essence info
Alladio Sims Garden Landscape Design Limited
Unit C Willow House, Dragonfly Place, London SE4 2FJ
Website: www.alladiosims.co.uk
Email: hello@alladiosims.co.uk

Hidden geometry and inner harmony

Emanuela Alladio and Jon Sims of Alladio Sims Garden Landscape Design look at the importance of applying the basic rules of geometry to the composition of a garden space.

A recent trip to Great Dixter a few weeks ago confirmed that winter really is the perfect time to look at the hidden geometry of a garden, when vegetation takes a step back and allows the existing voids to create inner harmony for the new season ahead.

Despite a general sense of decay and emptiness in the garden, this time of the year is not one for relaxing and letting things happen, as it actually coincides with the start of the new horticultural year. If everything going on above ground may look as if plants are shrivelling and wanting to disappear ­– and many do, indeed, go on a long sleep or dormancy period to regain their energy before spring arrives – below the ground it’s a completely different story; plants are getting stronger and everyone working around gardens is or should be planning ahead and working frantically before the first of the frosts arrive: moving plants to create fuller, more pleasing displays, dividing and repotting, ordering bulbs and planting new shrubs and trees.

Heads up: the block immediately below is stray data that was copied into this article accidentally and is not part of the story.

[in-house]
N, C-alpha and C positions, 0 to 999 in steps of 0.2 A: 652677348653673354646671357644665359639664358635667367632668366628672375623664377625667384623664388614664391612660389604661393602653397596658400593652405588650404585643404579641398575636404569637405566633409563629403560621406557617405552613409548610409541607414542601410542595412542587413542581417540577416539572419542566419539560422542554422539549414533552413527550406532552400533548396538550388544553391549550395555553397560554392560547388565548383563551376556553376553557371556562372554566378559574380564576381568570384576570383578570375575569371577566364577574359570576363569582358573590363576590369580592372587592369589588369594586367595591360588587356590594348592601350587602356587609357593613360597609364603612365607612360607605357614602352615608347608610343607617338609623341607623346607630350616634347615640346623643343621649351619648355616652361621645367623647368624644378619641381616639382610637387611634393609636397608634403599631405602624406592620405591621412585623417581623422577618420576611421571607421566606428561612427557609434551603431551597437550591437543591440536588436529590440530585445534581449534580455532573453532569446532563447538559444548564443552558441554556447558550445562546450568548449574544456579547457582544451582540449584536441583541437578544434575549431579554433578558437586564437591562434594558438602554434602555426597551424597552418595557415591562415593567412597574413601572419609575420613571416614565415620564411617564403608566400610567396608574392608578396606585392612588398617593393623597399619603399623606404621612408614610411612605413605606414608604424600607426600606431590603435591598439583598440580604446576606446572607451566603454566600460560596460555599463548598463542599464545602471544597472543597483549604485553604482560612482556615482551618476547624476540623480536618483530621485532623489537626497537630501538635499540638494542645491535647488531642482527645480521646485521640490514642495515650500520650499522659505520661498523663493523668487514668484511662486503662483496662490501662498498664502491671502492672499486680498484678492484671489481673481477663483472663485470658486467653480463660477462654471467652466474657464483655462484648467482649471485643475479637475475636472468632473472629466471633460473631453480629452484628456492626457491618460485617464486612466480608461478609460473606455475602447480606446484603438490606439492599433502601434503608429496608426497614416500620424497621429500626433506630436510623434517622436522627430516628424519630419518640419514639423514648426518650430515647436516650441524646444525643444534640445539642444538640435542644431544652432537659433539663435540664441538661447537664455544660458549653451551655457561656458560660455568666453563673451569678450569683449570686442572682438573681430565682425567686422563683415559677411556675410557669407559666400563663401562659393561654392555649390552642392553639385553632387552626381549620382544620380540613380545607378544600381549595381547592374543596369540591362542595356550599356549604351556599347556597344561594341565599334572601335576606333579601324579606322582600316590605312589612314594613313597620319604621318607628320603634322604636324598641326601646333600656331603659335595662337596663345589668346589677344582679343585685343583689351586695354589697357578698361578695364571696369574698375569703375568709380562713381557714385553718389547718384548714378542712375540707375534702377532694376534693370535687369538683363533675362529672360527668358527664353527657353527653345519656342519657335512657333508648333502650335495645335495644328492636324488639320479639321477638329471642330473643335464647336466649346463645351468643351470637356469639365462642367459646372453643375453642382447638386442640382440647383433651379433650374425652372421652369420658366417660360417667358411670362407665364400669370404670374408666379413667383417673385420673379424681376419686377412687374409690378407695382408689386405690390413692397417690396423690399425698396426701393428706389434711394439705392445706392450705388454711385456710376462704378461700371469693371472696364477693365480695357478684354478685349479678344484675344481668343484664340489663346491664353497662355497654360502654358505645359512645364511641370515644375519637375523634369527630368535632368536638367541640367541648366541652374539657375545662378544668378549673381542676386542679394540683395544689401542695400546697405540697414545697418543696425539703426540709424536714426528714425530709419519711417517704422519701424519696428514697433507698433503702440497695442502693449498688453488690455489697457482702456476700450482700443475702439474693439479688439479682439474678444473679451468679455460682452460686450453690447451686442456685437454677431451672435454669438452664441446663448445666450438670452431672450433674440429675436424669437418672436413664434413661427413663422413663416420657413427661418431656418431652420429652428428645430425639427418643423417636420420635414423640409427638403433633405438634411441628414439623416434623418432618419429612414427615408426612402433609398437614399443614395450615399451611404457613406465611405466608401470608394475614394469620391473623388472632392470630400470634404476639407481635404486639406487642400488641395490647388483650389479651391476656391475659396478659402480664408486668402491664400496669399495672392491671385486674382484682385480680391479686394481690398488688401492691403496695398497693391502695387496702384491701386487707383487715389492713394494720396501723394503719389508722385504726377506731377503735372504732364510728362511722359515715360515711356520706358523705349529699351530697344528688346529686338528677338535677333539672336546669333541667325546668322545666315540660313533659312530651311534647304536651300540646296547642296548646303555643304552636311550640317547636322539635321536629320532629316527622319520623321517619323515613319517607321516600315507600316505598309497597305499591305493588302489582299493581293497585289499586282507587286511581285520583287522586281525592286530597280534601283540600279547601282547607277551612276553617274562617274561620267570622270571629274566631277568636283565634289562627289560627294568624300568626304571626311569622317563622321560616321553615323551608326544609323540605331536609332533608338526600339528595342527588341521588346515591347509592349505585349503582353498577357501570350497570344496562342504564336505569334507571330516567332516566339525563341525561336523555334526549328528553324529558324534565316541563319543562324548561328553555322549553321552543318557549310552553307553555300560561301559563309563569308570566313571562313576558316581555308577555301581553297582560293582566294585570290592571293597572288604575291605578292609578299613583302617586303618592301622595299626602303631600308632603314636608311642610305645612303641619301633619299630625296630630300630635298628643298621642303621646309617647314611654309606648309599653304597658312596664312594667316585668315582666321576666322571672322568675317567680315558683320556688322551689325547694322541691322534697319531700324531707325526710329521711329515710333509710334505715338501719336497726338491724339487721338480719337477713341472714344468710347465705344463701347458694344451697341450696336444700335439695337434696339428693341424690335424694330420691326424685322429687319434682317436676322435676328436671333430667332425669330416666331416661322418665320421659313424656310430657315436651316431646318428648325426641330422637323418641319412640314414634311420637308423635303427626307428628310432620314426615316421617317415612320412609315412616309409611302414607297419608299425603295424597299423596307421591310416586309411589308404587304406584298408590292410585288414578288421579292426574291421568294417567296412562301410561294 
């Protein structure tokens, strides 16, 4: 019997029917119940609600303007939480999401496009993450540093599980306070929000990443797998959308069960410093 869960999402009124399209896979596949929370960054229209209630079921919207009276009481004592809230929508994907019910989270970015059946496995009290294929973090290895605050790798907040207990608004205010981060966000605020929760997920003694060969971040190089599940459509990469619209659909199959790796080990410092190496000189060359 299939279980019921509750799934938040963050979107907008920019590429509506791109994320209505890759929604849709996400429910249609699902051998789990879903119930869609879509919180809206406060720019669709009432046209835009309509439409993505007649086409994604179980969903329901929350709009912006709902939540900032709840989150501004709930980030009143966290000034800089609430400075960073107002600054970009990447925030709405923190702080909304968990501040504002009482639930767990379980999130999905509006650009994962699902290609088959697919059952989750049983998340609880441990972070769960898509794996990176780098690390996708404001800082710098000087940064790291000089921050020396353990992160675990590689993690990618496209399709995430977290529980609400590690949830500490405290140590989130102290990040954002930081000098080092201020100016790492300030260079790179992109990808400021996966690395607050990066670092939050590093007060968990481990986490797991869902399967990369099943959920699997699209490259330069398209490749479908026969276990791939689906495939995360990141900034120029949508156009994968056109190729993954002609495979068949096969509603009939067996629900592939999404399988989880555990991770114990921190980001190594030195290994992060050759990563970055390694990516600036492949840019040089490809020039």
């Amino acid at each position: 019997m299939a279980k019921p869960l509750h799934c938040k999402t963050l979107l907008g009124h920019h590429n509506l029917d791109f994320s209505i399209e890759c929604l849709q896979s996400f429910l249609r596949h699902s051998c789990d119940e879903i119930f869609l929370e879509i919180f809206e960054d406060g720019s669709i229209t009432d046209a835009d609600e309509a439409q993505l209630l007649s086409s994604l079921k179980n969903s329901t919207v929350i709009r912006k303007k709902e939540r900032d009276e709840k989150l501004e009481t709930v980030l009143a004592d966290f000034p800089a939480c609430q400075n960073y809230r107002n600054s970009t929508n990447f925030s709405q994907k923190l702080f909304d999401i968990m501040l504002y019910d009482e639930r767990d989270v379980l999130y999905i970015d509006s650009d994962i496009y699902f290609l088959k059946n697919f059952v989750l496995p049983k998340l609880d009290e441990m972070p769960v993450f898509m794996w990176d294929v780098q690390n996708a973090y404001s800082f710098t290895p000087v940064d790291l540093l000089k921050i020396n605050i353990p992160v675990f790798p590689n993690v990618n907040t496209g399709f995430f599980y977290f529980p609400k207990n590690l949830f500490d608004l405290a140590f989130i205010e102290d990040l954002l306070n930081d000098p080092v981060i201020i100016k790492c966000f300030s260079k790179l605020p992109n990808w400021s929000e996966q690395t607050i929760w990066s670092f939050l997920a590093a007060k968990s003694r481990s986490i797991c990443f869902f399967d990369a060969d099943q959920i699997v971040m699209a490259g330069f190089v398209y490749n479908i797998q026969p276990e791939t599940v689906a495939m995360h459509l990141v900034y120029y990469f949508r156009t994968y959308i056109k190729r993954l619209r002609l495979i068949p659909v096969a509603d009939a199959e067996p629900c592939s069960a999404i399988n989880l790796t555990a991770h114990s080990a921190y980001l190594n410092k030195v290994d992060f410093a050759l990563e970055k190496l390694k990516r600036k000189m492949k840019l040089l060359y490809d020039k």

This is by far the best time to look at the geometry behind borders, before the fluffy growth of new vegetation obscures and weakens it: it’s the time to take stock and examine lines and proportions carefully. After all, a garden can only feel right if its geometry is right. This was the overall message from the latest Society of Garden Designers Autumn Conference.

Screen Shot 2018-12-19 at 00.22.18
This narrow path with its sinuous curve introduces a strong geometry that carefully shapes this informal part of the meadow creating a pleasing long view that disappears in the distant woodland IMAGE COURTESY OF ALLADIO SIMS GARDEN AND LANDSCAPE DESIGN LTD, GREAT DIXTER GARDENS 2018